The Senate Must Join the House in Divesting in TikTok

For the sake of the 170 million users who are sharing their location, information, and habits with the CCP, we call on Senator Chuck Schumer to bring the TikTok legislation to a vote now.

by Newt Gingrich

The House overwhelming passed H.R.7521 – Protecting Americans from Foreign Adversary Controlled Applications Act by a bipartisan vote of 352 to 65.  With over two-thirds of the House coming together to support this bill, the Senate must bring it to a vote.

President Joe Biden has already signaled he will sign the bill if the Senate passes it.

If signed into law, the legislation would require Chinese parent company ByteDance to divest in the platform within six months, or face being shut down in the United States.

After the House bill passed, Rep. Mike Gallagher of Wisconsin, one of the bill’s co-sponsors, said on the Capitol steps, “I don’t think courting the clicks of 17-year-olds should take precedence over allowing our foreign adversary to dominate what is increasingly becoming the primary news source for Americans under the age of 30.”

For those who opposed the bill based on First Amendment concerns – and TikTok’s more than 170 million users in the United States – let us make the argument for why this bill should be passed and signed into law by the President.

As Schweizer discusses in his new book, “Blood Money,” average American Tiktok users spend 82 minutes a day scrolling through the app. This is three times the screen time of the average American using Snapchat or Twitter and two times that of Facebook users.

The Chinese Communist Party (CCP) knows this and recently instructed its members to “strengthen the connection between the media and the audience, and construct channels that the masses cannot live without.”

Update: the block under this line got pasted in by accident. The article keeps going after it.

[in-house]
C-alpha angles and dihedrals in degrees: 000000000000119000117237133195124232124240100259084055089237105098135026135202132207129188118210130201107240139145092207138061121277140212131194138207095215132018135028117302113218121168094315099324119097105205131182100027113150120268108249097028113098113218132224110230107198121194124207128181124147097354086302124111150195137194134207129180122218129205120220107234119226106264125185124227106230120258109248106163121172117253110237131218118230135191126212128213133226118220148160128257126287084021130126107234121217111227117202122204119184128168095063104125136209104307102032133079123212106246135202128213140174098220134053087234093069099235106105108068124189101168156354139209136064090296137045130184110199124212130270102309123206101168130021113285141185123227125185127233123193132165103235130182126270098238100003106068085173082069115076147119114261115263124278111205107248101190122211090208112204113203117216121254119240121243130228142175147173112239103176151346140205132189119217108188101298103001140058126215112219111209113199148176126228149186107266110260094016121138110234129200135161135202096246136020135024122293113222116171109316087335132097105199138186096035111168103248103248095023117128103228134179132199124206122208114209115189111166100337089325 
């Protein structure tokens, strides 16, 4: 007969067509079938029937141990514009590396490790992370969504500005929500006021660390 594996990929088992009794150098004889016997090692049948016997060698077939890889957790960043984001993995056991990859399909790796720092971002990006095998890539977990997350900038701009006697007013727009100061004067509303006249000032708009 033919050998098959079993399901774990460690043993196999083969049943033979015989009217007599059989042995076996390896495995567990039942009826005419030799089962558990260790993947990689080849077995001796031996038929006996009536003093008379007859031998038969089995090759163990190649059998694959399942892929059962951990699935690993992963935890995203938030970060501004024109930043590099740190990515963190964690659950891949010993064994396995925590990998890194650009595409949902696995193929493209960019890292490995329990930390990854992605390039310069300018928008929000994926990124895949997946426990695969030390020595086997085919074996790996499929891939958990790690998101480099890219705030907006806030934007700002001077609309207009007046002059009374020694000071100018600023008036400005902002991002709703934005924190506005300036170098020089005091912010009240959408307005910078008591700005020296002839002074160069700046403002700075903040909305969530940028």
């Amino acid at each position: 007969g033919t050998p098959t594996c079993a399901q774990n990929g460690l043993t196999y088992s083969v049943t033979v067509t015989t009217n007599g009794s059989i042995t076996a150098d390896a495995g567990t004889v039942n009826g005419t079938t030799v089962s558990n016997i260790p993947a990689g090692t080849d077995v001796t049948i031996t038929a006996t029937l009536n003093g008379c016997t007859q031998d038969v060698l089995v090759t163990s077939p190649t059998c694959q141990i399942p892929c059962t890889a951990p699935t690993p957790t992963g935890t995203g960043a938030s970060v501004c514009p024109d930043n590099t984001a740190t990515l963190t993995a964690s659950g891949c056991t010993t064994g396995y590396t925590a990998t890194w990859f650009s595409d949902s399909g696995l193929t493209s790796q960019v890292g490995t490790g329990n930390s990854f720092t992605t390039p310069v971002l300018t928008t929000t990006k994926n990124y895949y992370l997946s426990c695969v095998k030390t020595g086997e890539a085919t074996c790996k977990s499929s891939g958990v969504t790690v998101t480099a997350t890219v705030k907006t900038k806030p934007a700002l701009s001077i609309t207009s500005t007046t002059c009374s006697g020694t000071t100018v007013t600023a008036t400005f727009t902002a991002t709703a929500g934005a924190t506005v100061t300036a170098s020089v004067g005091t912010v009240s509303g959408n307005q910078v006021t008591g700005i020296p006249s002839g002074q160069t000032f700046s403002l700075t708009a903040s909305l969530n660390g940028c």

As Schweizer wrote in his book:

“ByteDance has positioned TikTok as a ‘parent-free’ platform for young people and has marketed it as such—‘a playful space for underage users,’ according to three scholars in their study of the company. Unlike Instagram, Facebook, or Twitter, ‘nosy’ parents or adults cannot monitor their children’s feed.

“The genius of TikTok lies in its algorithm’s ability to push highly addictive, personalized content. It determines what the eyes of America’s children see, and thus how their brains are conditioned. Because every TikTok feed is unique, there is no way of knowing what each person is seeing. That gives the app tremendous stealth power to shape or distort public opinion, the specifics of which are untraceable, at least by us.

“The powerful algorithm, designed to keep audiences glued to their phones, is not only a company secret—it is also a state secret. The Chinese government has designated it as a ‘national security asset.’”

To addict users, the TikTok algorithm gathers enormous amounts of information about them to craft a detailed profile of who they are.

As we discussed on the Newt’s World podcast, ByteDance censors articles critical of the CCP in its subsidiaries around the world.

Less well understood is how TikTok’s algorithm can be “tuned” to distribute information that can move public opinion on a level of informational control with societal impact. This tuning can allow the app to be used for “data weaponization.”

TikTok likes to make a big deal of having moved its company servers to Texas and Singapore. They are no longer physically located in mainland China. But the geographic location doesn’t matter because the data can still be accessed and directed from mainland China. In fact, TikTok makes clear to anyone using the app that it has the right to share data with other parts of its corporate group, and that means ByteDance in China.

For the sake of the 170 million users who are sharing their location, information, and habits with the CCP, we call on Senator Chuck Schumer to bring the TikTok legislation to a vote now.

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